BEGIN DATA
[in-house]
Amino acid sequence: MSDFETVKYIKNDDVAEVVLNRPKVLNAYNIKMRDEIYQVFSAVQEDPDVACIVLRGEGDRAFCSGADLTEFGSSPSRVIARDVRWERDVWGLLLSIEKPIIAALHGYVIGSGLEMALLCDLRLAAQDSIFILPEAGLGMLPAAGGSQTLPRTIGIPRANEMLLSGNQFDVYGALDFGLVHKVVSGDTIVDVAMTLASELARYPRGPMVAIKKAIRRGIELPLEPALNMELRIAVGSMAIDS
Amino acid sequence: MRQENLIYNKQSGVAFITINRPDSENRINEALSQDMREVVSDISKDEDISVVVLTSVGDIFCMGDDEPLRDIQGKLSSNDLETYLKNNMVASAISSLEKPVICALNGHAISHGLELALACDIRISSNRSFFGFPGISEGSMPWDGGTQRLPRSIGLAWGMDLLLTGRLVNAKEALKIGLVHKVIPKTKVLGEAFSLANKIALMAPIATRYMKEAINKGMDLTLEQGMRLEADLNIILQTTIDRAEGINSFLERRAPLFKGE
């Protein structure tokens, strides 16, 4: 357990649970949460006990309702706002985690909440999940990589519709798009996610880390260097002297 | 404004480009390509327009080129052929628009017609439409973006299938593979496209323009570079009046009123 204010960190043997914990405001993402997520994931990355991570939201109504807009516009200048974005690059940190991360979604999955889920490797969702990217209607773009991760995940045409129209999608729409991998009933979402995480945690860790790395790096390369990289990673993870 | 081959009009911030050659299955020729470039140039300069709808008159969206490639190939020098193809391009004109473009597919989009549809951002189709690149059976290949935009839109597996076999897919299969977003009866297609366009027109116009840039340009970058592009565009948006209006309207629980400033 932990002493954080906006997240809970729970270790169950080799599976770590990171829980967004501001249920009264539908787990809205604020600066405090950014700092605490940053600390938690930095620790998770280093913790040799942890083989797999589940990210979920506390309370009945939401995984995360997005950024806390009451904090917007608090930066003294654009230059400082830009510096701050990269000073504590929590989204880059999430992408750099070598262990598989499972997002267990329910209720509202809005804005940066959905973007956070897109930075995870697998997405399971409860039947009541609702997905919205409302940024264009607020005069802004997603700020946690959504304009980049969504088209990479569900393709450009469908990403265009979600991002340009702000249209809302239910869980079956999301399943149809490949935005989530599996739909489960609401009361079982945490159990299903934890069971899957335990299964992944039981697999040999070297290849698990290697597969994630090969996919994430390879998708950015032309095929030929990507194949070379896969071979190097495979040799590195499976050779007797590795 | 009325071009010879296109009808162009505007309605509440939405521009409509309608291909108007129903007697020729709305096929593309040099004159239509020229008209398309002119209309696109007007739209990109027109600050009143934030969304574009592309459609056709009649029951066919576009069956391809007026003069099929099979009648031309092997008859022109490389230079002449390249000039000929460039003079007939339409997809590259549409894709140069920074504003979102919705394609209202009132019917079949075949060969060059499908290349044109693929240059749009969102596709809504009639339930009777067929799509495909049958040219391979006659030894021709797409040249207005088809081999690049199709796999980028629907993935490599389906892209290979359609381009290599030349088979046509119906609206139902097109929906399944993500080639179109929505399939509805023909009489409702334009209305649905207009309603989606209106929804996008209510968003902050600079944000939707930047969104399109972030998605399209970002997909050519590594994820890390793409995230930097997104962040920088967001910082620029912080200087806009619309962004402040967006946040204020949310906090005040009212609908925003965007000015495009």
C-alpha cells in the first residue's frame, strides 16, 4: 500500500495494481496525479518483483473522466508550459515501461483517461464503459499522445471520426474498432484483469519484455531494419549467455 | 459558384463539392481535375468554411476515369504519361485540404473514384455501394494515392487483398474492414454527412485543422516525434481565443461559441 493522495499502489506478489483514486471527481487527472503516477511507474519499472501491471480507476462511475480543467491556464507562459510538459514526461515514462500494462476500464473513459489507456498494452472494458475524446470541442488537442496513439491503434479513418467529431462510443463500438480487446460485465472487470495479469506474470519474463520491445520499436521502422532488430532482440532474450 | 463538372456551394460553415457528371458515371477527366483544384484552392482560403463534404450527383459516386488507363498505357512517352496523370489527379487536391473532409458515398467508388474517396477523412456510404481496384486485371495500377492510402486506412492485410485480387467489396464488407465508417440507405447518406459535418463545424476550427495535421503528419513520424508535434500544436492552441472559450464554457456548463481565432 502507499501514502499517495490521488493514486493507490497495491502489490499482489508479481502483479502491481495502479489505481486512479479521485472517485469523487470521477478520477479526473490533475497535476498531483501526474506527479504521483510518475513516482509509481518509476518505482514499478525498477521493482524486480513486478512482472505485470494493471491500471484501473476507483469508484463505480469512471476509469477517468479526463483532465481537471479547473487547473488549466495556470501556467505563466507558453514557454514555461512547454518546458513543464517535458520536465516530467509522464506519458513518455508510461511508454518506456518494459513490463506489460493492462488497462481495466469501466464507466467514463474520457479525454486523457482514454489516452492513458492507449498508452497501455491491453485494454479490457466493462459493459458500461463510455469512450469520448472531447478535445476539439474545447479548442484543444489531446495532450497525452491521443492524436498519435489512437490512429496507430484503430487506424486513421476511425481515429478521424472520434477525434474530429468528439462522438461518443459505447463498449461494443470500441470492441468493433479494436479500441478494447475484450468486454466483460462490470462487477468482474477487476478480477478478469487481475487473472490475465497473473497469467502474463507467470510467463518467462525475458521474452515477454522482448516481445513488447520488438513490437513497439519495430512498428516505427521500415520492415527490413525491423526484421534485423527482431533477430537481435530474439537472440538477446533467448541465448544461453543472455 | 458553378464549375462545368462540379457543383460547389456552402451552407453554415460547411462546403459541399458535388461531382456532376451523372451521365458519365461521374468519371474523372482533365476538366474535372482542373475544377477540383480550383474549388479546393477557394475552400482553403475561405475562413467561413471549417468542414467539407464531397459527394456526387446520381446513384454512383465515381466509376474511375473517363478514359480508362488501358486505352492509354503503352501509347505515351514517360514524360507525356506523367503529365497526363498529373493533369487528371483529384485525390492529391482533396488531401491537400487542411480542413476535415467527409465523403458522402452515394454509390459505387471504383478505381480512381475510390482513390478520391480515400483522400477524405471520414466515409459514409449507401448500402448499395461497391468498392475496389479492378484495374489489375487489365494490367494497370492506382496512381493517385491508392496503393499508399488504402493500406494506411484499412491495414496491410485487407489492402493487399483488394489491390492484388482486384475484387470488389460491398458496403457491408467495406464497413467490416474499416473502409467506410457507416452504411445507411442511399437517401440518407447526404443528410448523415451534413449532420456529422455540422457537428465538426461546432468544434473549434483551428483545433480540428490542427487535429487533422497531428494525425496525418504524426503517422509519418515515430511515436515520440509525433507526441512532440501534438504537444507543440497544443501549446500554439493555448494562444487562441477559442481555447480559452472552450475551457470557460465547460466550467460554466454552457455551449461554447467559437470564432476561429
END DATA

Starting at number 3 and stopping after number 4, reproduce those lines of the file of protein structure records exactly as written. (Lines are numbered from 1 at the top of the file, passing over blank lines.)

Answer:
Amino acid sequence: MRQENLIYNKQSGVAFITINRPDSENRINEALSQDMREVVSDISKDEDISVVVLTSVGDIFCMGDDEPLRDIQGKLSSNDLETYLKNNMVASAISSLEKPVICALNGHAISHGLELALACDIRISSNRSFFGFPGISEGSMPWDGGTQRLPRSIGLAWGMDLLLTGRLVNAKEALKIGLVHKVIPKTKVLGEAFSLANKIALMAPIATRYMKEAINKGMDLTLEQGMRLEADLNIILQTTIDRAEGINSFLERRAPLFKGE
């Protein structure tokens, strides 16, 4: 357990649970949460006990309702706002985690909440999940990589519709798009996610880390260097002297 | 404004480009390509327009080129052929628009017609439409973006299938593979496209323009570079009046009123 204010960190043997914990405001993402997520994931990355991570939201109504807009516009200048974005690059940190991360979604999955889920490797969702990217209607773009991760995940045409129209999608729409991998009933979402995480945690860790790395790096390369990289990673993870 | 081959009009911030050659299955020729470039140039300069709808008159969206490639190939020098193809391009004109473009597919989009549809951002189709690149059976290949935009839109597996076999897919299969977003009866297609366009027109116009840039340009970058592009565009948006209006309207629980400033 932990002493954080906006997240809970729970270790169950080799599976770590990171829980967004501001249920009264539908787990809205604020600066405090950014700092605490940053600390938690930095620790998770280093913790040799942890083989797999589940990210979920506390309370009945939401995984995360997005950024806390009451904090917007608090930066003294654009230059400082830009510096701050990269000073504590929590989204880059999430992408750099070598262990598989499972997002267990329910209720509202809005804005940066959905973007956070897109930075995870697998997405399971409860039947009541609702997905919205409302940024264009607020005069802004997603700020946690959504304009980049969504088209990479569900393709450009469908990403265009979600991002340009702000249209809302239910869980079956999301399943149809490949935005989530599996739909489960609401009361079982945490159990299903934890069971899957335990299964992944039981697999040999070297290849698990290697597969994630090969996919994430390879998708950015032309095929030929990507194949070379896969071979190097495979040799590195499976050779007797590795 | 009325071009010879296109009808162009505007309605509440939405521009409509309608291909108007129903007697020729709305096929593309040099004159239509020229008209398309002119209309696109007007739209990109027109600050009143934030969304574009592309459609056709009649029951066919576009069956391809007026003069099929099979009648031309092997008859022109490389230079002449390249000039000929460039003079007939339409997809590259549409894709140069920074504003979102919705394609209202009132019917079949075949060969060059499908290349044109693929240059749009969102596709809504009639339930009777067929799509495909049958040219391979006659030894021709797409040249207005088809081999690049199709796999980028629907993935490599389906892209290979359609381009290599030349088979046509119906609206139902097109929906399944993500080639179109929505399939509805023909009489409702334009209305649905207009309603989606209106929804996008209510968003902050600079944000939707930047969104399109972030998605399209970002997909050519590594994820890390793409995230930097997104962040920088967001910082620029912080200087806009619309962004402040967006946040204020949310906090005040009212609908925003965007000015495009």